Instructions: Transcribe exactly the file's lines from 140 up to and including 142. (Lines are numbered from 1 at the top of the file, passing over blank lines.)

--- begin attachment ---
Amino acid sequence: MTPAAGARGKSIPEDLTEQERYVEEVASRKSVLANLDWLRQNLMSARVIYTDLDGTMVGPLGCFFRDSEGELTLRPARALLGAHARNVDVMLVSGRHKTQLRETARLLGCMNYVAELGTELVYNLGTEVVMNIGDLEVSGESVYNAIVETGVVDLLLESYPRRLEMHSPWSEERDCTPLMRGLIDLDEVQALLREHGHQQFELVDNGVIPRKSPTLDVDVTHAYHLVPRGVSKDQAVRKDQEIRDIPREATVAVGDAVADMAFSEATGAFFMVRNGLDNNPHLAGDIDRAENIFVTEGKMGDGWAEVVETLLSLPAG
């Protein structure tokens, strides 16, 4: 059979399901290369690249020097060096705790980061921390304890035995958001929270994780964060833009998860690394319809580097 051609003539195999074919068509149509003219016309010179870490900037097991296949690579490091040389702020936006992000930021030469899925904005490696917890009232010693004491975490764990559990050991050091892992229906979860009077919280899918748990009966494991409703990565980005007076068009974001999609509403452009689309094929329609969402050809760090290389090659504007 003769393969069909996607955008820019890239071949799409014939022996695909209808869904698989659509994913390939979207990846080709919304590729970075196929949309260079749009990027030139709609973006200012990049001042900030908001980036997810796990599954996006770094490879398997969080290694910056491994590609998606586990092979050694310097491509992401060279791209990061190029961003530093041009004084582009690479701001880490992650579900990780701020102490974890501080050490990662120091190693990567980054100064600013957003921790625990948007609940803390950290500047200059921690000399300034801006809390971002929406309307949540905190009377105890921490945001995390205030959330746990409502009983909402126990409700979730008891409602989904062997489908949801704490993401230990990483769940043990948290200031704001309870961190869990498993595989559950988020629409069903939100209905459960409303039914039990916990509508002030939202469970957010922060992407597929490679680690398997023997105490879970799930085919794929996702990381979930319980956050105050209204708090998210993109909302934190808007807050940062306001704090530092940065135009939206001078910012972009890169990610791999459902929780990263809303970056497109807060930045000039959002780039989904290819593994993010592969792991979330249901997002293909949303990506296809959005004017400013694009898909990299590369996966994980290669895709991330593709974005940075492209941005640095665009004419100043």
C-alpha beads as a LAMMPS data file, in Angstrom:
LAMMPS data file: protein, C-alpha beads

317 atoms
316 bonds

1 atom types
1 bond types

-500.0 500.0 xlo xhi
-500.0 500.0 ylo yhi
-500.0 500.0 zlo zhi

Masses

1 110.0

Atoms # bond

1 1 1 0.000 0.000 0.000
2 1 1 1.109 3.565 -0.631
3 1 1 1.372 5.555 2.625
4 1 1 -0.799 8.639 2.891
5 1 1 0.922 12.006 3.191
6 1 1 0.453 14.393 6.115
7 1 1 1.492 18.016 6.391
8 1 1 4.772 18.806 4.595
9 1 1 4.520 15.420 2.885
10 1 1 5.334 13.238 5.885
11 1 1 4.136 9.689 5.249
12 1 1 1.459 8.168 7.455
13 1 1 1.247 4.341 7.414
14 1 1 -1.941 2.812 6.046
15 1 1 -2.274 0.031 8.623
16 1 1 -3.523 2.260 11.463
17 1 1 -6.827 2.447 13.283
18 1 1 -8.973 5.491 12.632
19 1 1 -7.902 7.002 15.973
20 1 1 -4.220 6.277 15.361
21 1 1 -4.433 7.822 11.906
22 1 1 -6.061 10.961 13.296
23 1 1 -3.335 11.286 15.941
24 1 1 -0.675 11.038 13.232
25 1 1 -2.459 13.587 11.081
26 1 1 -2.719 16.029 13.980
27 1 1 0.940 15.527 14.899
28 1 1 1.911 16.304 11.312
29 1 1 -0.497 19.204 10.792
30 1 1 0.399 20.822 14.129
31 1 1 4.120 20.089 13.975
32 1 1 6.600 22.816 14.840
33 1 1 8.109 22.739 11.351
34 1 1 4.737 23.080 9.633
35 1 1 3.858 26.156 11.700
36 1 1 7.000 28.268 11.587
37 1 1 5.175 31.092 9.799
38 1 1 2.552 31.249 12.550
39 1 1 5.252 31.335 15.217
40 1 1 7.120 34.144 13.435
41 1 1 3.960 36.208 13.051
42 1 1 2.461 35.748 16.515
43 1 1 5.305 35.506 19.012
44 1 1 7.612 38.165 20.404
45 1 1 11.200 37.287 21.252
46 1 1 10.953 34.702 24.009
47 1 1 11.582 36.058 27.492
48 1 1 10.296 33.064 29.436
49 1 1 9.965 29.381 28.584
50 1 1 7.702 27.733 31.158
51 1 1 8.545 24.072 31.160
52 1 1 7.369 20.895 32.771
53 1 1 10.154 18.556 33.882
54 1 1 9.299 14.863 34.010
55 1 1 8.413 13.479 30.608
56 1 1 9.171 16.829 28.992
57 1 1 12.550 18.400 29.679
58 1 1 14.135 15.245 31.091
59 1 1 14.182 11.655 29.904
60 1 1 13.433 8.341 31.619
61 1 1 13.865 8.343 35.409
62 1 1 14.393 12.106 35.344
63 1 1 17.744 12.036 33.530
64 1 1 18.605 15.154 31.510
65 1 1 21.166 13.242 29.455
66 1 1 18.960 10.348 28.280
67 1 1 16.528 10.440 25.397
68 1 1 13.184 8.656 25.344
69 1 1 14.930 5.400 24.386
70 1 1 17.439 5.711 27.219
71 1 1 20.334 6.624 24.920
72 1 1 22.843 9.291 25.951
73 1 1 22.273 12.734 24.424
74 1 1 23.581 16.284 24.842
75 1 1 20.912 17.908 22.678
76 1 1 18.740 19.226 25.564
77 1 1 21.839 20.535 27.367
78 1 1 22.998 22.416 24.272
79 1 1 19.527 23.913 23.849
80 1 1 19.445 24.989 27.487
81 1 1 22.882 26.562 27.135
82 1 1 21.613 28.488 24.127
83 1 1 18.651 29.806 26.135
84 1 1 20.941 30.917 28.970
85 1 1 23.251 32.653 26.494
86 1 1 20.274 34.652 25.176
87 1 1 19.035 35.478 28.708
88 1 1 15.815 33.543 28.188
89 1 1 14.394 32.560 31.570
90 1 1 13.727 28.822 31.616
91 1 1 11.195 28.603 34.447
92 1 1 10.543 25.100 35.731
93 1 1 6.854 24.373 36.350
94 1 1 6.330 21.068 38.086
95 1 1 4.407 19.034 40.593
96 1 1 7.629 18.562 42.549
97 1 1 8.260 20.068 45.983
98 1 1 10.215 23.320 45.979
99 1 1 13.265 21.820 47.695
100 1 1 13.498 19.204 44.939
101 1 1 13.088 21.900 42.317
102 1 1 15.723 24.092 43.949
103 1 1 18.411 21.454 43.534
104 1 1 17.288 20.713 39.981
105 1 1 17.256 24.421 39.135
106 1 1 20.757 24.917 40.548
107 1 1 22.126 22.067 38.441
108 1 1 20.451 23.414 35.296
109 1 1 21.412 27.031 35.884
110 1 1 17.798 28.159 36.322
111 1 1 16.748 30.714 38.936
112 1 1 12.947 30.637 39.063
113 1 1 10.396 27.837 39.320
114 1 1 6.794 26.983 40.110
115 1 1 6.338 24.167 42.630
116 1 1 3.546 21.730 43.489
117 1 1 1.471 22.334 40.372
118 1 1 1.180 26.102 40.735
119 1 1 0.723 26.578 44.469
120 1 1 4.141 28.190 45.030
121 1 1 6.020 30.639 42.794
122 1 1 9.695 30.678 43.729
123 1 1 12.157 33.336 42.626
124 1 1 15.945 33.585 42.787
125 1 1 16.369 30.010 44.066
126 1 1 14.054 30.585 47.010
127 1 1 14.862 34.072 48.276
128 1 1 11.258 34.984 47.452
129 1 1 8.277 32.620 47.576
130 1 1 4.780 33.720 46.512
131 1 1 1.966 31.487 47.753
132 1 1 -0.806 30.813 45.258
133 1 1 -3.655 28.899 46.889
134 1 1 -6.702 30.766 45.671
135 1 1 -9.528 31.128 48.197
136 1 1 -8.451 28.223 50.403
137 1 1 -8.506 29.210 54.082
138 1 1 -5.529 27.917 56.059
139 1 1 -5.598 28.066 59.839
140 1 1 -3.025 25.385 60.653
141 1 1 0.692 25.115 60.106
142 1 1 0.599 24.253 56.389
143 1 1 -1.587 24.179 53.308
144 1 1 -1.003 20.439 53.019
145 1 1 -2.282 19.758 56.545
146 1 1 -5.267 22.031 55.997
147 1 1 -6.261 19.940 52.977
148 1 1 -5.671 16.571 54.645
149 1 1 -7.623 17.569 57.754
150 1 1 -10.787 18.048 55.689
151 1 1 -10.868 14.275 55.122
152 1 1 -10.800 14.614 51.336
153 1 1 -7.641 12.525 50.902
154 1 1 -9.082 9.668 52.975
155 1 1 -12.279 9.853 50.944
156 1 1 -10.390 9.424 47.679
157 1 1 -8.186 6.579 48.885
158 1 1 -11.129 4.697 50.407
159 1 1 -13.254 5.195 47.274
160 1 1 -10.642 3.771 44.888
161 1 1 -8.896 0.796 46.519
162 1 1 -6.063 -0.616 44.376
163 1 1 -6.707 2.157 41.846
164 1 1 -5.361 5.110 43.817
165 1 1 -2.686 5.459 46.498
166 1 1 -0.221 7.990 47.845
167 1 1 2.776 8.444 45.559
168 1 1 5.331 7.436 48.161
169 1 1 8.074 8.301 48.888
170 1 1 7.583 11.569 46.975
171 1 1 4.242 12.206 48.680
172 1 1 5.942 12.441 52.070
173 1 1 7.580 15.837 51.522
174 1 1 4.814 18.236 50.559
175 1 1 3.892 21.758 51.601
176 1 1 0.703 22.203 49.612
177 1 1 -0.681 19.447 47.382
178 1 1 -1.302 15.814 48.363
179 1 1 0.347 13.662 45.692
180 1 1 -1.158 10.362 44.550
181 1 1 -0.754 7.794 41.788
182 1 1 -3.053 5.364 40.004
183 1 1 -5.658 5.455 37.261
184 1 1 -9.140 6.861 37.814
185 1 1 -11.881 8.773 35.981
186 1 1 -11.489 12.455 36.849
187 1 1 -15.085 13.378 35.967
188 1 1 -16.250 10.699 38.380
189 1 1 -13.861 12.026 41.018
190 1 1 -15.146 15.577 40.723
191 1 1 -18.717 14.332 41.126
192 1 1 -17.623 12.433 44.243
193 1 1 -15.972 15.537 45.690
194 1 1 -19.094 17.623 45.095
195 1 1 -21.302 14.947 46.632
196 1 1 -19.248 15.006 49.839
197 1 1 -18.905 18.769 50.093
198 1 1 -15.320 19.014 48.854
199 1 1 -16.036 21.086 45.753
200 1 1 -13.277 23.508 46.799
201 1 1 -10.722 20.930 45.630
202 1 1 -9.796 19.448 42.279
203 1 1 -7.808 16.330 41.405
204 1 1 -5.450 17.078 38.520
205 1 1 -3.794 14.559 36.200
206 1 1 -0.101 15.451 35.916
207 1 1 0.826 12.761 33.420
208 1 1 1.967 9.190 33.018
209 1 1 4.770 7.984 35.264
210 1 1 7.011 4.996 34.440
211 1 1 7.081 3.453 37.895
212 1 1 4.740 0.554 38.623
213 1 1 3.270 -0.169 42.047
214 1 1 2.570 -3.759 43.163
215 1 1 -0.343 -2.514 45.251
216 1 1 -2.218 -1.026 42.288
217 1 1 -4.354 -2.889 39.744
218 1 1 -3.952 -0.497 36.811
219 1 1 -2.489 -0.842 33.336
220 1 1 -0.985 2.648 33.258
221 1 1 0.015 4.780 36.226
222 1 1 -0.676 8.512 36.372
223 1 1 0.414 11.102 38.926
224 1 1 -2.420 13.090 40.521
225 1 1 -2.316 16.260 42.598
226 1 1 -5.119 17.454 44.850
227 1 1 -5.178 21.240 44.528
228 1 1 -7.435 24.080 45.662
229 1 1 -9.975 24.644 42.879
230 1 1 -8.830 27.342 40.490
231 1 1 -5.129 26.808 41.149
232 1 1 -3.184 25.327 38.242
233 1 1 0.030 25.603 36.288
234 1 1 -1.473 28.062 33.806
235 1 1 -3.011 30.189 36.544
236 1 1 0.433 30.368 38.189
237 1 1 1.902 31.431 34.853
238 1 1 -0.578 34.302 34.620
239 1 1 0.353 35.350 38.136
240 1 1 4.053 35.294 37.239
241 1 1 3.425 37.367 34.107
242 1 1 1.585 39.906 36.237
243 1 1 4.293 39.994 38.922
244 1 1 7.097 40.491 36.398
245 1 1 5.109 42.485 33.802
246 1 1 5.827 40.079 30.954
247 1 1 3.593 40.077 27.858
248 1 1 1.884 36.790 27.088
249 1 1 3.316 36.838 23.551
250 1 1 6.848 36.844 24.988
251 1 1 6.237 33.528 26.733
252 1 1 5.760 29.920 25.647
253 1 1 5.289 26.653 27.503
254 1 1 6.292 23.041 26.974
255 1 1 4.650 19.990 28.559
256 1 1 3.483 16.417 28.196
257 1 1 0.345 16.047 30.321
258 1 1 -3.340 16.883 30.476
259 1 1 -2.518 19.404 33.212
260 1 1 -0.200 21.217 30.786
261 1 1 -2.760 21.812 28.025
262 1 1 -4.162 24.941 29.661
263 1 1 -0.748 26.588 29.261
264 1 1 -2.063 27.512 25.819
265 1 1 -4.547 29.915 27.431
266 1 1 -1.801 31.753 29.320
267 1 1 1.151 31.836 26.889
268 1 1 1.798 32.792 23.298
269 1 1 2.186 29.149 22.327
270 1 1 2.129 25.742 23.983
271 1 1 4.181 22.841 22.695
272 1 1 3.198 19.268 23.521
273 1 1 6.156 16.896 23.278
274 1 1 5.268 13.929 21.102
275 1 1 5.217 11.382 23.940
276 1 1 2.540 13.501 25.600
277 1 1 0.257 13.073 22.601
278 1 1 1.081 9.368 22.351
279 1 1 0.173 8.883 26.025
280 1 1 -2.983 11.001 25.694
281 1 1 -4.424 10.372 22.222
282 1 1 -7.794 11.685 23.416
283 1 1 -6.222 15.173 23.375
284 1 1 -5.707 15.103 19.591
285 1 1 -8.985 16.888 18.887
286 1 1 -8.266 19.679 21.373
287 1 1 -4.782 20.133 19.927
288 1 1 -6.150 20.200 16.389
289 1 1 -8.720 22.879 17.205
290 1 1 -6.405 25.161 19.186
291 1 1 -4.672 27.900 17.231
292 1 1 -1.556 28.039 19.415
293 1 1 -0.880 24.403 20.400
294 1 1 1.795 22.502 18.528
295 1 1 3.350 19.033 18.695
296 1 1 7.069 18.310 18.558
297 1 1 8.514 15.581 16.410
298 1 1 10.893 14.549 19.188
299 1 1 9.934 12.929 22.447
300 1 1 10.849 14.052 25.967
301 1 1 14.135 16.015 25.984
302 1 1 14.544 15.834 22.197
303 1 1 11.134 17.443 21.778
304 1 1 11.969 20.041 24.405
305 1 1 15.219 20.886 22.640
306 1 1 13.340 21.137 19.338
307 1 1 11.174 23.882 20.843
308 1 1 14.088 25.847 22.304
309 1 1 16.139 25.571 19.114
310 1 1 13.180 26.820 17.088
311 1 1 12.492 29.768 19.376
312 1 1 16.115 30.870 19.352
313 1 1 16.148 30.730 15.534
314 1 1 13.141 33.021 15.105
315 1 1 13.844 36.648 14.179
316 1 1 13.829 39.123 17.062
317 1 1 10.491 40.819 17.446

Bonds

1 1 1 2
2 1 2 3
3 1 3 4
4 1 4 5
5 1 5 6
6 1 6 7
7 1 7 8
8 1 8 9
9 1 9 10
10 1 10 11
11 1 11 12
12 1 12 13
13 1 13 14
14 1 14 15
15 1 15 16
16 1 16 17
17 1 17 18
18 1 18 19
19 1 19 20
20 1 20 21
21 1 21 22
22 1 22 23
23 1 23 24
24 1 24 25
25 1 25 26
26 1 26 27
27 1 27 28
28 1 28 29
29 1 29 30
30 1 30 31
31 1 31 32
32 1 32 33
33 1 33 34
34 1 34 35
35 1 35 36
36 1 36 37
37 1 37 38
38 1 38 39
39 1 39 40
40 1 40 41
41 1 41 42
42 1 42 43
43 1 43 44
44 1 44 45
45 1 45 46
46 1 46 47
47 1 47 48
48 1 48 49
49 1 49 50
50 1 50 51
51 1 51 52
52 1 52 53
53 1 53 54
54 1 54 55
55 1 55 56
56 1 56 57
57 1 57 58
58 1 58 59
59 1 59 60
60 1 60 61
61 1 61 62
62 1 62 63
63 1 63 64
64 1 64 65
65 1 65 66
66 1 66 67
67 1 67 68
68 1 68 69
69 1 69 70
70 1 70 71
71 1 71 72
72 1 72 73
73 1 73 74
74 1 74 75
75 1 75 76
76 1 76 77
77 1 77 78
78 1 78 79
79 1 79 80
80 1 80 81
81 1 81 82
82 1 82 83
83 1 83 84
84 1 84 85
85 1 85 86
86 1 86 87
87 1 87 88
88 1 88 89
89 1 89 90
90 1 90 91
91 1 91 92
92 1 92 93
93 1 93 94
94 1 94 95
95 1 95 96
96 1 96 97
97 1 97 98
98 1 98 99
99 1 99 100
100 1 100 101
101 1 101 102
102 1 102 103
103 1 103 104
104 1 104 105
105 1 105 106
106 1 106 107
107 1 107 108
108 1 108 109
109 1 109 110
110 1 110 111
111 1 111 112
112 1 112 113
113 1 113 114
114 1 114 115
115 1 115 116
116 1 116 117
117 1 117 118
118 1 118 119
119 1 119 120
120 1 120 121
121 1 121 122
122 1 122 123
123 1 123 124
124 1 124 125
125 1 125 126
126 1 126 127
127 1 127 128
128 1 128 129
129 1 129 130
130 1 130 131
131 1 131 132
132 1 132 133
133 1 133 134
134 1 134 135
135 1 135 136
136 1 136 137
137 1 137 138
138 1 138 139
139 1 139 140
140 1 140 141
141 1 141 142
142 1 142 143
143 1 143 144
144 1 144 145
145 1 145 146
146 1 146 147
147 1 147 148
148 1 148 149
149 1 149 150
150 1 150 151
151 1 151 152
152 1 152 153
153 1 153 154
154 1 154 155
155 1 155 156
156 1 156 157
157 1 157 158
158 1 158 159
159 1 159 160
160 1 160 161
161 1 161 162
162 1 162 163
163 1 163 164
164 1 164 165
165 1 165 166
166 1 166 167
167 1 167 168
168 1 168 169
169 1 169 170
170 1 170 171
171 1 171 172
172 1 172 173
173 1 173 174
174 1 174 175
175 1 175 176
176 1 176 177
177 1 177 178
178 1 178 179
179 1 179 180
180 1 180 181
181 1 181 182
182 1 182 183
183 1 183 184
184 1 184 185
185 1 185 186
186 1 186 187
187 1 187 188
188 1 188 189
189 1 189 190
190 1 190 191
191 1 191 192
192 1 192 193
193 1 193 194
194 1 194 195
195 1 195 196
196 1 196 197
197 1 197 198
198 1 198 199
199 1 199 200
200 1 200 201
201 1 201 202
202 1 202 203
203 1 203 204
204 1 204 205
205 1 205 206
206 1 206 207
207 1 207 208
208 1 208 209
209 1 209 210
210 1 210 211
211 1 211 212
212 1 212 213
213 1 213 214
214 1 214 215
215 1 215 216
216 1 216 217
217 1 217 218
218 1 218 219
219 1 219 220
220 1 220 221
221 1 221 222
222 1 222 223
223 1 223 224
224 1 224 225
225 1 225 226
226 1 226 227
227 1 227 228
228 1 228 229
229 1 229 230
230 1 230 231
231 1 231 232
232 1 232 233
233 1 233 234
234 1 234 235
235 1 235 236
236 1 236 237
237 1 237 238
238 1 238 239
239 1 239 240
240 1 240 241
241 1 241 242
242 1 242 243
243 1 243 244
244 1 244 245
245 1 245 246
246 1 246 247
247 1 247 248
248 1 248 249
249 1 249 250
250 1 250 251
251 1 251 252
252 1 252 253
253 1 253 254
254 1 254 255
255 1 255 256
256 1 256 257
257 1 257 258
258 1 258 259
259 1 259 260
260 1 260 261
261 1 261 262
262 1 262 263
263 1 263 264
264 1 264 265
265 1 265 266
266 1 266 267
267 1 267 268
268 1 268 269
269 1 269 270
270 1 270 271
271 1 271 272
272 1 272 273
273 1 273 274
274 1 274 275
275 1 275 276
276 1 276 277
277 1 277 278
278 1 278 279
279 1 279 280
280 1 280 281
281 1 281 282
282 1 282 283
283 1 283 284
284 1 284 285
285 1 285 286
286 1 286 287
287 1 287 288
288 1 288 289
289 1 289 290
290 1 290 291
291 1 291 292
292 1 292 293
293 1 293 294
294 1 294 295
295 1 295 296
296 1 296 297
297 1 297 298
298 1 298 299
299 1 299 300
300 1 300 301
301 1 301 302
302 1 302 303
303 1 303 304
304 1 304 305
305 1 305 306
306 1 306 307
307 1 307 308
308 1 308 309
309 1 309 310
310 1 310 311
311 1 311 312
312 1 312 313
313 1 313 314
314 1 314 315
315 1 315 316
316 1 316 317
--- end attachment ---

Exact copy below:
126 1 1 14.054 30.585 47.010
127 1 1 14.862 34.072 48.276
128 1 1 11.258 34.984 47.452